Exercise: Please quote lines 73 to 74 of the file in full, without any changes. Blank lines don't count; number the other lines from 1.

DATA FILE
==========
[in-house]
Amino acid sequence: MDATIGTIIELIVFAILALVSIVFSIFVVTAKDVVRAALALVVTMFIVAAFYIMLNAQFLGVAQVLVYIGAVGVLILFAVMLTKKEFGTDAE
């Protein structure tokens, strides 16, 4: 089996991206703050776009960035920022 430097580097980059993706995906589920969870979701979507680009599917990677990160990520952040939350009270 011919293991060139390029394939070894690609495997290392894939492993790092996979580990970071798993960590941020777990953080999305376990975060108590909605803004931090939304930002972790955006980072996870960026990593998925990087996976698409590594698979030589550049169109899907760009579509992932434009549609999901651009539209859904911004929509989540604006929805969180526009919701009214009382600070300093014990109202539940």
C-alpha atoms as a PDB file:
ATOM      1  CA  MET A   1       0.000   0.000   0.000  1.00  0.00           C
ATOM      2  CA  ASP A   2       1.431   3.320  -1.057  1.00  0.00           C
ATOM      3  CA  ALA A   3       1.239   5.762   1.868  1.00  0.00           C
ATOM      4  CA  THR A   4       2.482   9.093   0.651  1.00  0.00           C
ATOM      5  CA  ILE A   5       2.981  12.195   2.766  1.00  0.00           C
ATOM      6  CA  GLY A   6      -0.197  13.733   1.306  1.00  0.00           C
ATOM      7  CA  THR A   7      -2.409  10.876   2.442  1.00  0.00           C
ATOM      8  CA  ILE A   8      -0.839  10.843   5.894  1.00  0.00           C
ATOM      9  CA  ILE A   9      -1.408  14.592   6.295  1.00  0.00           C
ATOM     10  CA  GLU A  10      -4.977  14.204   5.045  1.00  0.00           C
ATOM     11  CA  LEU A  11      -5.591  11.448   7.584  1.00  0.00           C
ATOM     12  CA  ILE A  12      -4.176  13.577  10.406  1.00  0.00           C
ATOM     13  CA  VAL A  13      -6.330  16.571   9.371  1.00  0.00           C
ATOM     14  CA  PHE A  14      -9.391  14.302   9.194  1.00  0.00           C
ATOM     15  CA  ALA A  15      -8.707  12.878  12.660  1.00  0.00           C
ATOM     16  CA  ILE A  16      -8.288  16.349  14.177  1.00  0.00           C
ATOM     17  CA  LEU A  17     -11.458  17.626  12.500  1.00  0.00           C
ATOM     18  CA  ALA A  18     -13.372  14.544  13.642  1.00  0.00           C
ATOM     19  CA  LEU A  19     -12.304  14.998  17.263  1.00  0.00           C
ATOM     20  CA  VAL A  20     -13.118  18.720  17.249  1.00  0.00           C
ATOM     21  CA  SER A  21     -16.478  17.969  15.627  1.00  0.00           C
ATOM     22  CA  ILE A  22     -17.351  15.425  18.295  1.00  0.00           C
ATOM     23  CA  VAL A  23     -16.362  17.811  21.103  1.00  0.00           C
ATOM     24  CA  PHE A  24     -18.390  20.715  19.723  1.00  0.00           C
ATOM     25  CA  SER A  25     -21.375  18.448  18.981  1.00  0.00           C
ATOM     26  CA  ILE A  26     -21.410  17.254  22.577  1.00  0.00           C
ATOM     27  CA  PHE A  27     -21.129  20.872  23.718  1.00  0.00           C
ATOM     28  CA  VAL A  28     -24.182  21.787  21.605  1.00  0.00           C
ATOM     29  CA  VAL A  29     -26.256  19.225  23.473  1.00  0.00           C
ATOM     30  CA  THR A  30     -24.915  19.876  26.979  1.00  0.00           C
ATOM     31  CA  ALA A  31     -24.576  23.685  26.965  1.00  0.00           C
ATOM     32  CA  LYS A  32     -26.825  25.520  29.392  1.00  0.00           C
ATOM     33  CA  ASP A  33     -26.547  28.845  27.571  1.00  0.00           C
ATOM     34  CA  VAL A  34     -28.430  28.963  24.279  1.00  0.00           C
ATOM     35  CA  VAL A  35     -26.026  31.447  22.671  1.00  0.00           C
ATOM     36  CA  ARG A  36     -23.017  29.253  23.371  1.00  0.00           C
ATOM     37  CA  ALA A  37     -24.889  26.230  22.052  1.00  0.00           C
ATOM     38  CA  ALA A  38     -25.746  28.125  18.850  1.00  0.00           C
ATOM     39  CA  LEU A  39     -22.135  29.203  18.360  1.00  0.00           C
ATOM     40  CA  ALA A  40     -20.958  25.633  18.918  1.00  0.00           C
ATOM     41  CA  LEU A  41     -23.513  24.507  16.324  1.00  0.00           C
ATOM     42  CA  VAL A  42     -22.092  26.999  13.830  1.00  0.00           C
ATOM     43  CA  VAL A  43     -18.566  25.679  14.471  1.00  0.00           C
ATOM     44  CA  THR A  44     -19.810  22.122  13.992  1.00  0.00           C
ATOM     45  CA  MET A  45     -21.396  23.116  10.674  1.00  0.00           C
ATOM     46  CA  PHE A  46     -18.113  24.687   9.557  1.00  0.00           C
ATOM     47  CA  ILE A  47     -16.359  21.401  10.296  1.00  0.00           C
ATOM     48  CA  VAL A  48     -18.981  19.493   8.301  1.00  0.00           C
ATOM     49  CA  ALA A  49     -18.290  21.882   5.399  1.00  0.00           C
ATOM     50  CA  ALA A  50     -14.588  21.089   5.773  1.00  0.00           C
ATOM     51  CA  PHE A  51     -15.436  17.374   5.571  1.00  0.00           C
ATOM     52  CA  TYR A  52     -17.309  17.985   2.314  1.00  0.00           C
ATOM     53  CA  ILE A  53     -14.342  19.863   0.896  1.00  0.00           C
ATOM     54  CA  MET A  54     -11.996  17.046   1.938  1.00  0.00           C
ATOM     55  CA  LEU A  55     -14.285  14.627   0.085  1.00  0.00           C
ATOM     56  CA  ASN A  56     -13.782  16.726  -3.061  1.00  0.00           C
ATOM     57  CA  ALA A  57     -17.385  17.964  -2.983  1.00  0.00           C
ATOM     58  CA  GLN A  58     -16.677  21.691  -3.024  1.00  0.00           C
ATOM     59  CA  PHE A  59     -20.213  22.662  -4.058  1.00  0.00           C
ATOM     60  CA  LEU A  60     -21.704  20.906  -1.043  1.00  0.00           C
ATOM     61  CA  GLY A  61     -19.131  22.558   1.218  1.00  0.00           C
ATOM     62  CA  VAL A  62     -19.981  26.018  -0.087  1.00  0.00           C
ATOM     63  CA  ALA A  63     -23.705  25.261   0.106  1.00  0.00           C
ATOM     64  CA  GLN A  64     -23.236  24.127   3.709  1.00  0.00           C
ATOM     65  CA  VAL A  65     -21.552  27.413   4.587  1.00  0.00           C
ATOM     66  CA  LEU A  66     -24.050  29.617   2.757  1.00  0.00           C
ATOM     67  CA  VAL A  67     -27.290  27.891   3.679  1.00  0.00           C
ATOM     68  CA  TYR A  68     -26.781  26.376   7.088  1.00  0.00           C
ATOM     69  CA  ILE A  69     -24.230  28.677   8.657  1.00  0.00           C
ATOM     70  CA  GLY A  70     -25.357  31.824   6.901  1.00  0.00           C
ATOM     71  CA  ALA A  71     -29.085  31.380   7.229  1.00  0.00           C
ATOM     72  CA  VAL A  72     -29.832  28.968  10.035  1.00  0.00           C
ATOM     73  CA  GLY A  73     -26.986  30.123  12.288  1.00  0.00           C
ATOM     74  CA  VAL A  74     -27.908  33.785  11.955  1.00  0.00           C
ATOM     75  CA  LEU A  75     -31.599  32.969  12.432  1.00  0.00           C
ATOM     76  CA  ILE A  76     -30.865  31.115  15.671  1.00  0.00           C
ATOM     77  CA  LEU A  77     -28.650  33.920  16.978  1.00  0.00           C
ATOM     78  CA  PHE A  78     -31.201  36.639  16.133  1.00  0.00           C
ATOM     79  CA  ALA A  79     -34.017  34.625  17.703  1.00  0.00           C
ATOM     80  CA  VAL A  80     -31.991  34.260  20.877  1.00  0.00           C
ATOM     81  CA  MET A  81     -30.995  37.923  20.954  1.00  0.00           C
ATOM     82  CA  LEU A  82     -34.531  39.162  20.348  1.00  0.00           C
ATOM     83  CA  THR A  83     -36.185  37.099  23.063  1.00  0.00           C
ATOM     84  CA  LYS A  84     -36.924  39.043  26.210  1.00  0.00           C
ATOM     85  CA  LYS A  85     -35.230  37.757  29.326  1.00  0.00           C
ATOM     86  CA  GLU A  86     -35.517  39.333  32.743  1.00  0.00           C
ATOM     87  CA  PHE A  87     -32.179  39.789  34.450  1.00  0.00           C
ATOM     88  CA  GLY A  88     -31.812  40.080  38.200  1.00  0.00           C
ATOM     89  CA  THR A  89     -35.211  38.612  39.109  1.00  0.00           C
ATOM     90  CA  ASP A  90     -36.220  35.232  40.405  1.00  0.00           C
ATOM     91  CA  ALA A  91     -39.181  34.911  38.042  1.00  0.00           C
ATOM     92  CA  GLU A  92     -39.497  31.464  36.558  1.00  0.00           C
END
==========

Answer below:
ATOM     69  CA  ILE A  69     -24.230  28.677   8.657  1.00  0.00           C
ATOM     70  CA  GLY A  70     -25.357  31.824   6.901  1.00  0.00           C